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Biological Molecules

Source: and

Compounds in living organisms

A nutrient is a substance which is needed for growth, repair and
metabolism. The three main nutrients are:



lipids (fats and oils)

These nutrients are all examples of organic chemicals. This means that
they all contain carbon atoms, covalently bonded to the atoms of other

Carbon, C

Hydrogen, H

Oxygen, O

Nitrogen, N




You can see from the table that these nutrients contain carbon, hydrogen
and oxygen.
Proteins also contain nitrogen, and sometimes sulfur.
Also, note that these nutrients contain hydrogen atoms, H, and not
hydrogen gas, H2.

The basic units of carbohydrates are simple sugars, such as glucose and
fructose. These are also called monosaccharides.

Glucose and fructose have the same molecular formula, C6H12O6. However,
their structure is different.

1. The structure of glucose

1. The structure of fructose

Sucrose is a disaccharide. It consists of two monosaccharides, glucose
and fructose, joined together.


Starch (found in plants) and glycogen (found in animals) are

polysaccharides. They consist of many glucose molecules joined

Lipids are fats and oils. Lipids are large molecules made from smaller
units of fatty acids and glycerol.

The structure of a lipid molecule

In the diagram, you can see how three long chains of carbon atoms are
attached to a glycerol molecule, with its three carbon atoms. Together
they combine to make one lipid molecule.


Proteins are large molecules made from smaller units of amino acids.

The structure of two amino acids

There are only about 20 different naturally-occurring amino acids.
However, each protein molecule has hundreds, or even thousands, of
them joined together in a unique sequence and folded into the correct
shape. This gives each protein its own individual properties.

A molecular model of haemoglobin, a protein found in red blood cells

Nucleic Acids
Nucleic Acids that make up DNA and RNA are also biological Molecules. Like many biological molecules nucleic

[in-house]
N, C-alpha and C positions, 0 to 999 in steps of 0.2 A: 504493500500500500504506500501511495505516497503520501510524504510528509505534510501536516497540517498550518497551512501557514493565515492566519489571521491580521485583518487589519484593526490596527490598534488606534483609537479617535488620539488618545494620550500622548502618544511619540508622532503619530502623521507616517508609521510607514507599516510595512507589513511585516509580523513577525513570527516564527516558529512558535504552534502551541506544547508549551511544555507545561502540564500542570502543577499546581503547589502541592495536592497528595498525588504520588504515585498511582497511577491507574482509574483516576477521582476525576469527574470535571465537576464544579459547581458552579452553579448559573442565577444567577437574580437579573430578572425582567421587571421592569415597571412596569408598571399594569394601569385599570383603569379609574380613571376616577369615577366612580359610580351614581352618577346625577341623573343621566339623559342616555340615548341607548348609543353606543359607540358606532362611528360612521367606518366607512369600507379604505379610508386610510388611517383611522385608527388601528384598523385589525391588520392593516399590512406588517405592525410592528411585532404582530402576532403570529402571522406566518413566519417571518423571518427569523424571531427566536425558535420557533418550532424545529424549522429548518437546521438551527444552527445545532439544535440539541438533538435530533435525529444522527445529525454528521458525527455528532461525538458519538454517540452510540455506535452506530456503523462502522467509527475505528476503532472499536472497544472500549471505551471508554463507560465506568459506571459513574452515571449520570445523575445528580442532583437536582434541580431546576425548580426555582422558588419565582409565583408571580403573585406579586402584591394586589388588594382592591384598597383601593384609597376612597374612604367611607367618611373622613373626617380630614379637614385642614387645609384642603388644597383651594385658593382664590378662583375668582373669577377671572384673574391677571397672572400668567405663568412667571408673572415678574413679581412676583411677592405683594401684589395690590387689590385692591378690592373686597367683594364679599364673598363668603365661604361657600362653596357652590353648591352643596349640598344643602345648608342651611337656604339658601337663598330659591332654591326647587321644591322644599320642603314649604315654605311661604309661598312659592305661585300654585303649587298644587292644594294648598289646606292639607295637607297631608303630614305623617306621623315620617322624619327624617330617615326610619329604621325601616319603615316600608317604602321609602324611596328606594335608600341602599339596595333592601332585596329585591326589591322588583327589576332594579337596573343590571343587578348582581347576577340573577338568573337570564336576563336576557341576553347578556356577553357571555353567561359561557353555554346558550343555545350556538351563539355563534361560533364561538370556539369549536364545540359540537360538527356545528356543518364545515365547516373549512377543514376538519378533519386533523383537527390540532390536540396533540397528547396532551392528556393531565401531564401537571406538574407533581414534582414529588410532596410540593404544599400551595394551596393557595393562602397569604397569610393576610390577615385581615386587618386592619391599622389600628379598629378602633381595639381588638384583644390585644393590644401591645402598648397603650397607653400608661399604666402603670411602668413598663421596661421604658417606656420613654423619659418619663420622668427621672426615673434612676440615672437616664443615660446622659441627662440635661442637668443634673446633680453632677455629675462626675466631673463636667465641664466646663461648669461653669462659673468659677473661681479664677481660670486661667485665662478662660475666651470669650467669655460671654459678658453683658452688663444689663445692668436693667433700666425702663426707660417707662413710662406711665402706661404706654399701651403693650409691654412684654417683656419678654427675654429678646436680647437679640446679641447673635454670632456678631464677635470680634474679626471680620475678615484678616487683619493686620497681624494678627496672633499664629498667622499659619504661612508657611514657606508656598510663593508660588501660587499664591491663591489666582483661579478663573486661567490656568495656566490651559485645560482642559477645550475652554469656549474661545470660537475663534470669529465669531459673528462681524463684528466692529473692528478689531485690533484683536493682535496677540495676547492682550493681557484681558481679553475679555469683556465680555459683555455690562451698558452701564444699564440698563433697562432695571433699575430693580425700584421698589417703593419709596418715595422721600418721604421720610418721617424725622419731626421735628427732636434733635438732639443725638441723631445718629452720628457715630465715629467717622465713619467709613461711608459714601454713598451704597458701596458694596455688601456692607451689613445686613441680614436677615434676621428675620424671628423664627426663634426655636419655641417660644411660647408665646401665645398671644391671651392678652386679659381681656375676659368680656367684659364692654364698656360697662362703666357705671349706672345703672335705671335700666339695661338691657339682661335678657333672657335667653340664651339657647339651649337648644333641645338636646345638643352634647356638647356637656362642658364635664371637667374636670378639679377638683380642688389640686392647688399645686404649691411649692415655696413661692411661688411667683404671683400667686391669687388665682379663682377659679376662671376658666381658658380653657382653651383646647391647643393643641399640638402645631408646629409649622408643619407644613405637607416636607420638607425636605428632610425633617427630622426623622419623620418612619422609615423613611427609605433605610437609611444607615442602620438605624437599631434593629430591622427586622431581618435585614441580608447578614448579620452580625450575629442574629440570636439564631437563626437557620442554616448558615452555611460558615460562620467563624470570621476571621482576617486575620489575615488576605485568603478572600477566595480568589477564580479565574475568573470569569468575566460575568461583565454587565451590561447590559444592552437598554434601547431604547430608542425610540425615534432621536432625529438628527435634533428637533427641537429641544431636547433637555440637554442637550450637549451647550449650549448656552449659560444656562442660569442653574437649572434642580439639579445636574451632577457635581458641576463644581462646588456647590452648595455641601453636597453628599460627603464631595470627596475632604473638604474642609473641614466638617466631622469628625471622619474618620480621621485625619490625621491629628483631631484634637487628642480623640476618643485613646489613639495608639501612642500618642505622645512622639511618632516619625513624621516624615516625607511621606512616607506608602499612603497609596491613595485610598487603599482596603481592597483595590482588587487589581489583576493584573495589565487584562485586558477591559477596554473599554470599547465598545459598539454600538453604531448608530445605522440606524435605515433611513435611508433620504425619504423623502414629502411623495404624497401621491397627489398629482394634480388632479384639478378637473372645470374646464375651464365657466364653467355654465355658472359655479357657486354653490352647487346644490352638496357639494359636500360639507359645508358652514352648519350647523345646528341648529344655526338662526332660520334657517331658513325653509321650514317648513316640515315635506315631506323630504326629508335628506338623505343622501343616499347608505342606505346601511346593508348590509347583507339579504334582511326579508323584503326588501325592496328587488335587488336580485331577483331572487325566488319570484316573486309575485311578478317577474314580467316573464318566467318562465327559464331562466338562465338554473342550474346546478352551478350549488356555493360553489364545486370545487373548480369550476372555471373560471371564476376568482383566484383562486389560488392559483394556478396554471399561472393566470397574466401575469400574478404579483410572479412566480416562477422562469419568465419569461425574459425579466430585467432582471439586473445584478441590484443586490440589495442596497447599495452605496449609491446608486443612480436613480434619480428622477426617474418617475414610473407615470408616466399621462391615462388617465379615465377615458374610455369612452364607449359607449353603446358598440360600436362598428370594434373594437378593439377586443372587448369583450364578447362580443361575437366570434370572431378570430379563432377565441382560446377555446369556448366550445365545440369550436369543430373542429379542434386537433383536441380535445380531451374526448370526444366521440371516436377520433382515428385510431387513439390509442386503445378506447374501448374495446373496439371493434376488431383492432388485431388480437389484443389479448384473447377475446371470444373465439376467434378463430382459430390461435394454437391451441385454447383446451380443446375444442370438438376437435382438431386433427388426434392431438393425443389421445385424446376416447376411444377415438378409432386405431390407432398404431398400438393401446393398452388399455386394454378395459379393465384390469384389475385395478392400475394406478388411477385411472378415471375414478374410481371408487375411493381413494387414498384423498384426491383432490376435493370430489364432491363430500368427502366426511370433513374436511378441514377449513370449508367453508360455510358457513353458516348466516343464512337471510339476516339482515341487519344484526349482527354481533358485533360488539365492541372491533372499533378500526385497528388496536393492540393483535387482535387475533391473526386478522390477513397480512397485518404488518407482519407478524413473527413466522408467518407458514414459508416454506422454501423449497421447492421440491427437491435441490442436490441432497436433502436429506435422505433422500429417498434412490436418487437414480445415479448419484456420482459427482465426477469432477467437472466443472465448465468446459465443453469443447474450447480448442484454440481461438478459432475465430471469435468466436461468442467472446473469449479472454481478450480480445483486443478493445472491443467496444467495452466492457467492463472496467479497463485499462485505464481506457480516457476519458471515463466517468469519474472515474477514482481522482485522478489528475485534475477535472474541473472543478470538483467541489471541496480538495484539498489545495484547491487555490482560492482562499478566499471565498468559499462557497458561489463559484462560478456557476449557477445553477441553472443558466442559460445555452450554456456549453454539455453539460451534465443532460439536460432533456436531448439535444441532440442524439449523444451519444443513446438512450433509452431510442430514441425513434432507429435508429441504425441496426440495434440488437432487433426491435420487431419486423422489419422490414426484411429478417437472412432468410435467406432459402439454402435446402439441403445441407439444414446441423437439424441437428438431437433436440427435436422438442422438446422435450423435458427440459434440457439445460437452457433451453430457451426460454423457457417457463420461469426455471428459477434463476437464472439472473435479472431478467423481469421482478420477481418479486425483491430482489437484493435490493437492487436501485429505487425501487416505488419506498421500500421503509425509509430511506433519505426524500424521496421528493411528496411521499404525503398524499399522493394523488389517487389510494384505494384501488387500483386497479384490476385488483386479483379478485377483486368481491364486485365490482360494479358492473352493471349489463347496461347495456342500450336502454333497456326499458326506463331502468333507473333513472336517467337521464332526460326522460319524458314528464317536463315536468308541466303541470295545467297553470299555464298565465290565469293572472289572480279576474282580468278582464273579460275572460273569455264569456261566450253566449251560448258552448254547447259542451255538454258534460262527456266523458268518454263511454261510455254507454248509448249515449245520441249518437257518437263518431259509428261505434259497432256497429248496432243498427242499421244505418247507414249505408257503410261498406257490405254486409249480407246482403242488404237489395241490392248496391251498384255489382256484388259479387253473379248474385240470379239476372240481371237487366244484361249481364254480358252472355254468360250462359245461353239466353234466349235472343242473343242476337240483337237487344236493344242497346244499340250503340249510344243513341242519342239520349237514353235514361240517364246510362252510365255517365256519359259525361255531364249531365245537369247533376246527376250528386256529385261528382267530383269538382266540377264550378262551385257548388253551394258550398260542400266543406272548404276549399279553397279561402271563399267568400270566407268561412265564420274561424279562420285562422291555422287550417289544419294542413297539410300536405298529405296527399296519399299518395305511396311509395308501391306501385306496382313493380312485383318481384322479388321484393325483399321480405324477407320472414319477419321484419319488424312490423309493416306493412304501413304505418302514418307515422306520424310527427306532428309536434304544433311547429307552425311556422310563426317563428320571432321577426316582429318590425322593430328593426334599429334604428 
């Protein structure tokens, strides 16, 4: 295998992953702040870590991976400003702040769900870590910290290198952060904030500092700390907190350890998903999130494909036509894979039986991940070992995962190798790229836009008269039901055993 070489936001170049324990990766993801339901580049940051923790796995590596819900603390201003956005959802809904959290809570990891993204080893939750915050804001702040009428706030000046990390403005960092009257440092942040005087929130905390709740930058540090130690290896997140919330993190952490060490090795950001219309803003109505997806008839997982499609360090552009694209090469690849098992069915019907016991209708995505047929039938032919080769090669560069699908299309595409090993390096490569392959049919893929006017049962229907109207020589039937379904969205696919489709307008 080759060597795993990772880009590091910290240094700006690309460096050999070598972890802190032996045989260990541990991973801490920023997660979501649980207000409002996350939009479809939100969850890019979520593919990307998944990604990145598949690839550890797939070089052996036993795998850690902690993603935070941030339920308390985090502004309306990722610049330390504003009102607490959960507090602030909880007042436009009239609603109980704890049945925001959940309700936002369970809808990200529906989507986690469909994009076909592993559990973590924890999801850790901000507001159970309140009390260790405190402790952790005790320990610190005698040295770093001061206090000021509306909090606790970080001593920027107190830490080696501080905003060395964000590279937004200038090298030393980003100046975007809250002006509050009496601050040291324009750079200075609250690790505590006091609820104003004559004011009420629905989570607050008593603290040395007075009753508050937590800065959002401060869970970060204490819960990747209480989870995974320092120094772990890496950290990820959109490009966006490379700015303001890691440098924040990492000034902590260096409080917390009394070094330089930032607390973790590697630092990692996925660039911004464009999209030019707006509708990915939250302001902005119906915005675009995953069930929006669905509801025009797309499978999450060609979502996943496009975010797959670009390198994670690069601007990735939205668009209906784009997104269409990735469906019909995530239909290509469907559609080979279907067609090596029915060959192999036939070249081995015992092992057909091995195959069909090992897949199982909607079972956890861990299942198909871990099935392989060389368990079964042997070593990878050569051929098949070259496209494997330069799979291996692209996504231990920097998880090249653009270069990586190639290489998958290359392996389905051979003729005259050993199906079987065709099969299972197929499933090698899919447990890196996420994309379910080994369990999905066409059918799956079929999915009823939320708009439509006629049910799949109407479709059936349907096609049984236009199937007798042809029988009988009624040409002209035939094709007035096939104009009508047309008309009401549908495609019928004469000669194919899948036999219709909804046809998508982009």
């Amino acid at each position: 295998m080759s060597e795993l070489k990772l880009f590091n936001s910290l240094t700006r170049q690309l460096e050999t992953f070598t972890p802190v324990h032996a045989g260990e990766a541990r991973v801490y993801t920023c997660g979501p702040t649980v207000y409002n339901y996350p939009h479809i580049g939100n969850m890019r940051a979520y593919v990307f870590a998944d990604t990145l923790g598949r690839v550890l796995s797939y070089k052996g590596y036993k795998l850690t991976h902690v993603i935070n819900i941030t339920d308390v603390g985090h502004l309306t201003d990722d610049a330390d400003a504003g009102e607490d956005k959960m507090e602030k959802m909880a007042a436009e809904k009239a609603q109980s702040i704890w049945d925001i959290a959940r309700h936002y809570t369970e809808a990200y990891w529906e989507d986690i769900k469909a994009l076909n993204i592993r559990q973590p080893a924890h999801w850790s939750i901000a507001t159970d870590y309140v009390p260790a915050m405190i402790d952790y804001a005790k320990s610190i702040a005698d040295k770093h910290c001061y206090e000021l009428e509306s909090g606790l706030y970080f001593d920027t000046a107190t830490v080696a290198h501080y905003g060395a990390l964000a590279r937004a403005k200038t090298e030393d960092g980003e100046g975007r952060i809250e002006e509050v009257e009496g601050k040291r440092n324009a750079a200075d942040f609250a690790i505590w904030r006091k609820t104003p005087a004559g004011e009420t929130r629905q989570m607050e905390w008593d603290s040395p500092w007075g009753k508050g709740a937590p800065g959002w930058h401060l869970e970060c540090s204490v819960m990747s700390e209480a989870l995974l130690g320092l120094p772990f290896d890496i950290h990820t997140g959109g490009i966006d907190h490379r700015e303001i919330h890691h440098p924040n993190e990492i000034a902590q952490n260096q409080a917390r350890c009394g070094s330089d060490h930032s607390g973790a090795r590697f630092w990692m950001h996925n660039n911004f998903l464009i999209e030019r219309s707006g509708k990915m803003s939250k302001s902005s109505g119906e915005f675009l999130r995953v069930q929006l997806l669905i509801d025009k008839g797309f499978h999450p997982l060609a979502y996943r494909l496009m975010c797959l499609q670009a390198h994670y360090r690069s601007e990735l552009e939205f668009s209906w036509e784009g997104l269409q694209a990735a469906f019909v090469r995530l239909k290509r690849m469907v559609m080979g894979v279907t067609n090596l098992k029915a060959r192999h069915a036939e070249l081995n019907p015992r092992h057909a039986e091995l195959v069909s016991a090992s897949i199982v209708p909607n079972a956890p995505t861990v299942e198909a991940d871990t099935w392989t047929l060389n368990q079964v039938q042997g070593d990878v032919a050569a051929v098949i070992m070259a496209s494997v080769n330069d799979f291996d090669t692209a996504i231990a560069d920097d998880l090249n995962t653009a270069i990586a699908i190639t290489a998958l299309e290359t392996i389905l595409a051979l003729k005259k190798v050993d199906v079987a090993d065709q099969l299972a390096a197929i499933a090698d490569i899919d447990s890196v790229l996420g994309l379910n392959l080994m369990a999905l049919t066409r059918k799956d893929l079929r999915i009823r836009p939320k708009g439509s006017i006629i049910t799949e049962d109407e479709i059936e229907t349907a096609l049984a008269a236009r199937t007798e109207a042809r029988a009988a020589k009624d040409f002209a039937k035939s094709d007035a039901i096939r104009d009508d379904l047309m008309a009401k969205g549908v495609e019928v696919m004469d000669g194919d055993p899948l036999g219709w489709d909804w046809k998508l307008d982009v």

acids are polymers, long molecules formed of repeating units. With nucleic acids, the repeating unit is the
nucleotide. A nucleotide consists of a five carbon sugar, a nitrogen containing base and a phosphate group. The
two primary kinds of nucleic acids, deoxyribonucleic acid (DNA) and ribonucleic acid (RNA), possess slightly
different sugars in their respective nucleotides and a different set of four bases which may be contained by
their nucleotides.

DNA Nucleotide

RNA nucleotide

The structure of a section of an RNA molecule.

Note the presence of a hydroxyl group on the 2' carbon of the sugar moety.

Adenine DNA and RNA

Guanine DNA and RNA

Cytosine DNA and RNA

Uracil RNA only

Thymine DNA and RNA


An enzyme is a protein that functions as a biological catalyst a

substance that speeds up a chemical reaction without being changed by
the reaction.
Lock and key model

Enzymes are folded into complex shapes that allow smaller molecules to
fit into them. The place where these molecules fit is called theactive site.
In the lock and key model, the shape of the active site matches the
shape of its substrate molecules. This makes enzymes highlyspecific
each type of enzyme can catalyse only one type of reaction (or just a few
types of reactions).
The diagram shows how this works. In this example, the enzyme splits one
molecule into two smaller ones, but other enzymes join small molecules
together to make a larger one.

If the shape of the enzyme changes, its active site may no longer work.
We say that the enzyme has been denatured. Enzymes can be denatured
by high temperatures or extremes of pH.
Effect of temperature

As with ordinary chemical reactions, the rate of an enzyme-catalysed

reaction increases as the temperature increases. However, at high
temperatures the rate decreases again because the enzyme becomes
denatured and can no longer function as a biological catalyst.

Effect of pH

Changes in pH alter the shape of an enzymes active site. Different

enzymes work best at different pH values.
The optimum pH for an enzyme depends on where it normally works. For
example, intestinal enzymes have an optimum pH of about 7.5, but
stomach enzymes have an optimum pH of about 2.

Chemical and physical tests

There are different tests which can be used to detect carbohydrates,
proteins and lipids.

Starch is detected using iodine solution. This turns blue-black in the
presence of starch.

Testing potato for starch

Reducing sugars are detected using Benedicts solution. Reducing
sugars include:

monosaccharides - such as glucose and fructose

disaccharides - such as maltose

Benedicts solution gradually turns from blue to cloudy orange or brick red
when heated with a reducing sugar. Sucrose is a non-reducing sugar and
does not react with Benedicts solution.

Proteins are detected using Biuret reagent. This turns a mauve or purple
colour when mixed with protein.

Lipids are detected using the emulsion test. This is what happens:
1. the test substance is mixed with 2 cm3 of ethanol
2. an equal volume of distilled water is added
3. a milky-white emulsion forms if the test substance contains lipids